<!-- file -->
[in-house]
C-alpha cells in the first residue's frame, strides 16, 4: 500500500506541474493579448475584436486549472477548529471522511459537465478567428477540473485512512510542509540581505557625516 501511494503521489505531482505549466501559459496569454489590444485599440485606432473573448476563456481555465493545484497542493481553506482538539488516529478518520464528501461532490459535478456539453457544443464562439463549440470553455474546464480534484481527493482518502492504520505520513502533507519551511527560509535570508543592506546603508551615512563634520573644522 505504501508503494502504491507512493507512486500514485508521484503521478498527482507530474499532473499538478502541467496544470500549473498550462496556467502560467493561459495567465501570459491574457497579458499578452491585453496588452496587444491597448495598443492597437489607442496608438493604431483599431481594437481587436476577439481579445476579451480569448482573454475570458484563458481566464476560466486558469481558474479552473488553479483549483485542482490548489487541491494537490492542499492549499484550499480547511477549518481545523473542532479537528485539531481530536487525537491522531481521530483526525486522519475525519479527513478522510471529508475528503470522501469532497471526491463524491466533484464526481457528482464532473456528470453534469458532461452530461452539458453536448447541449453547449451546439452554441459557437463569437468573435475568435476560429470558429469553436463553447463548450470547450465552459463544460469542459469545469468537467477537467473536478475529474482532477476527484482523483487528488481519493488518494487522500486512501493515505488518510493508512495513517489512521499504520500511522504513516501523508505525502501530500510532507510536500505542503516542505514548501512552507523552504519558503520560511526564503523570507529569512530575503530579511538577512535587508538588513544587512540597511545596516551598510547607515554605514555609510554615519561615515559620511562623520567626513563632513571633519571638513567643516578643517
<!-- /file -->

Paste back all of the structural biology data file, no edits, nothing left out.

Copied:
[in-house]
C-alpha cells in the first residue's frame, strides 16, 4: 500500500506541474493579448475584436486549472477548529471522511459537465478567428477540473485512512510542509540581505557625516 501511494503521489505531482505549466501559459496569454489590444485599440485606432473573448476563456481555465493545484497542493481553506482538539488516529478518520464528501461532490459535478456539453457544443464562439463549440470553455474546464480534484481527493482518502492504520505520513502533507519551511527560509535570508543592506546603508551615512563634520573644522 505504501508503494502504491507512493507512486500514485508521484503521478498527482507530474499532473499538478502541467496544470500549473498550462496556467502560467493561459495567465501570459491574457497579458499578452491585453496588452496587444491597448495598443492597437489607442496608438493604431483599431481594437481587436476577439481579445476579451480569448482573454475570458484563458481566464476560466486558469481558474479552473488553479483549483485542482490548489487541491494537490492542499492549499484550499480547511477549518481545523473542532479537528485539531481530536487525537491522531481521530483526525486522519475525519479527513478522510471529508475528503470522501469532497471526491463524491466533484464526481457528482464532473456528470453534469458532461452530461452539458453536448447541449453547449451546439452554441459557437463569437468573435475568435476560429470558429469553436463553447463548450470547450465552459463544460469542459469545469468537467477537467473536478475529474482532477476527484482523483487528488481519493488518494487522500486512501493515505488518510493508512495513517489512521499504520500511522504513516501523508505525502501530500510532507510536500505542503516542505514548501512552507523552504519558503520560511526564503523570507529569512530575503530579511538577512535587508538588513544587512540597511545596516551598510547607515554605514555609510554615519561615515559620511562623520567626513563632513571633519571638513567643516578643517